In an interview with CNET, the internet pioneer evangelized sensible ideas about public policy for the internet.
Cerf told CNET that he finds it ””troublesome” that various states and localities have been proposing and implementing measures to outlaw municipally sponsored broadband networks. “Why on Earth would we inhibit people from making their own investments–deciding, for example, to float a bond?”‘.
Cerf has also been out talking to Hollywood, encouraging them to ‘view the Internet as an alternative distribution outlet. “Some are responding positively, but some legal departments are still having trouble swallowing the idea.”‘
Hopefully Cerf’s well-respected presense and active evangelism will help Google throw its weight behind good tech policy and counteract the force of the telecom and content oligopolies. The tech business strategy mantra is “commoditize your complements.” Google benefits when there are fatter pipes available to more people, and more content available for indexing and related ads. The world will get better when the innovative business that see the fortunes to gain pry off the stranglehold of stagnant businesses who only see what they have to lose.
Socialtext is considering the use of Asterisk as a telephony server. We use a mishmash of skype, vonage, POTS, and freeconference.com to support our distributed team. It’s amazing that it can be done at all, but the string and baling wire is getting tiresome. “Can you hear me” isn’t amusing any more, and wastes plenty of valuable time.
The open source telephony server toolkit has tremendous potential to provide low-cost telecom services for small-to-mid-sized businesses But somebody needs to step up and market the heck out of it.
I was browsing through the Asterisk site itself, and the sites for some Asterisk VARs. The sites all focused on a long, long, long list of features. The laundry list is probably helpful for a telecom geek who knows exactly what she is looking for, and is in search of the specific set of protocols, hardware devices, and functions.
The “feature list” approach is next to useless for a small business person who wants to know how their telecom needs can be met effectively. A good marketing person would talk to small business people and understand what sets of capabilities they’re looking for in a phone server. Then they would explain, step by step, what Asterisk can do, and what the packages contain. The laundry list of features would show up on the site as a third level of detail, when the customer, now with a better understanding of what they are looking for, can see the details and compare to alternatives.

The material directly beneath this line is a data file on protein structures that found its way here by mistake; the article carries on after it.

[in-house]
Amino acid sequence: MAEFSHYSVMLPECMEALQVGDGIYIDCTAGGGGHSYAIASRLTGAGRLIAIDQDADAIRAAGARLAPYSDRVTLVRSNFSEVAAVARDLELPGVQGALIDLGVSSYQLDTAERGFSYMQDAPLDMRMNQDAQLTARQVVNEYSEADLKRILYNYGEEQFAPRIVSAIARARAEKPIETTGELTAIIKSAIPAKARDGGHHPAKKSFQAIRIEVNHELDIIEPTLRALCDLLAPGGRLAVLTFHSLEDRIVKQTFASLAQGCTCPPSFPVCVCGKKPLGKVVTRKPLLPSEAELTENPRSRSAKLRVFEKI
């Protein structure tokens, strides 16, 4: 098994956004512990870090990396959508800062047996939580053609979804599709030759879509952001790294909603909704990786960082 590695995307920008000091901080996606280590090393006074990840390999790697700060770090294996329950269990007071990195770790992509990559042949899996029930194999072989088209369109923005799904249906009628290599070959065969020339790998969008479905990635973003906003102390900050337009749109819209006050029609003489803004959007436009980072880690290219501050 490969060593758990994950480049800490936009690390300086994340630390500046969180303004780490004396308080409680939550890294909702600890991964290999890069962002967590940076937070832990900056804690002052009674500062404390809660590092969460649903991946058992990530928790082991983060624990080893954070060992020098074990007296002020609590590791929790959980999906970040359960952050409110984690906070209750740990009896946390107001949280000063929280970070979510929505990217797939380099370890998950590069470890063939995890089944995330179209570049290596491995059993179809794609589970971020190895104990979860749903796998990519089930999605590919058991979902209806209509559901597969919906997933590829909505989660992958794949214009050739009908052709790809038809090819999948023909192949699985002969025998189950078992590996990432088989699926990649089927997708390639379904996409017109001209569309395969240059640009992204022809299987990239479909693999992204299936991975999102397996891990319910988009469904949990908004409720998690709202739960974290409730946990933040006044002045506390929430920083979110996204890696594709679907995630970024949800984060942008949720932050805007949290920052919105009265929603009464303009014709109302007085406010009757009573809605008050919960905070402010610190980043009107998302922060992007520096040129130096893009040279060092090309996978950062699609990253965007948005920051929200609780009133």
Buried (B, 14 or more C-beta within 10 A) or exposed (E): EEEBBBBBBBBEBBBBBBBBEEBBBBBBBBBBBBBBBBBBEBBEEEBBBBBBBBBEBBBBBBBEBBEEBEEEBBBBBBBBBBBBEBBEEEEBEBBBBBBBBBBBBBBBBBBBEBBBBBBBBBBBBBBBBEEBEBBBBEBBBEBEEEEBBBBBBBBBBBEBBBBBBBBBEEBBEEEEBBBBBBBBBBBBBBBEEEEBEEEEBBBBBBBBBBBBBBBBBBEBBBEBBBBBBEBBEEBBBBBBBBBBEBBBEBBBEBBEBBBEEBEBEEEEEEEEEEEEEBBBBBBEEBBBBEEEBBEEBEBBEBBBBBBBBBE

What’s needed isn’t marketing fluff — airy promises about enhanced productivity solutions yada yada. It’s for basic, clear, education so customers can learn what to buy and how to buy it.
Personal computers were overwhelmingly successful in because they supported a wide variety of software and peripherals. PCs put digital control of words and data into the hands of end-users, routed around central IT bottlenecks, and a multi-billion dollar market was born.
Special-purpose word processing computers bit the dust. IBM’s monolithic model — where you bought the computer, storage, peripherals and software from the same vendor — lost market share. Microsoft played a huge role in making the PC explosion happen in the 80s and 90s.
Now, Microsoft is breaking this model that made it successful with its upcoming Windows Vista operating system. Audio and video are the latest media to move from the exclusive control of central distribution into the hands of end-users. And Microsoft has written Vista to keep that control out of end-users’ hands.
This News.com story explains how Vista is designed to restrict audio and video capabilities:
For the first time, the Windows operating system will wall off some audio and video processes almost completely from users and outside programmers, in hopes of making them harder for hackers to reach. The company is establishing digital security checks that could even shut off a computer’s connections to some monitors or televisions if antipiracy procedures that stop high-quality video copying aren’t in place.
The News.com article goes into more detail on how Vista reduces opportunites for software developers, hardware devices, and end-users.
This is a fine reason not to upgrade to Windows Vista when it comes out. A software upgrade ought to provide customers a better product, not a worse product.
This is also an opportunity for entrepreneurs building on Linux and web-based services. People who can package easy-to-use, open personal creativity systems have a vast market to gain that’s being left behind by Microsoft.
The superb What Geeks experience contrasts with the dismal customer service black hole which is Cingular Wireless.
My account has fallen victim to the merger between Cingular and AT&T Wireless. I sent Cingular a payment, but continued to get dunning phone calls. It turned out that while I had changed the address from Cingular to AT&T, I had failed to update my account number to the new Cingular account. They couldn’t find my payment. So I double-paid using my credit card to keep them from turning off the account.
The next step is to fax bank and bill-pay records of the transaction to their research department. The support person had a helpful demeanor, but was unable to confirm the fax number of the research department, or any way to check on the problem once the records had been faxed in. I’m scheduled to get a call back on Wednesday.
In the meantime, Cingular has a visible amount of my money earning interest somewhere. If one has bad memories of MCI billing “glitches” that turned out to be genuine, one might start to be suspicious at this point. There’s plenty of money to be made by double-billing people who have problems with the AT&T conversion. Hanlon’s Razoroffers some mild comfort to the paranoid: “Never ascribe to malice, that which can be explained by incompetence.”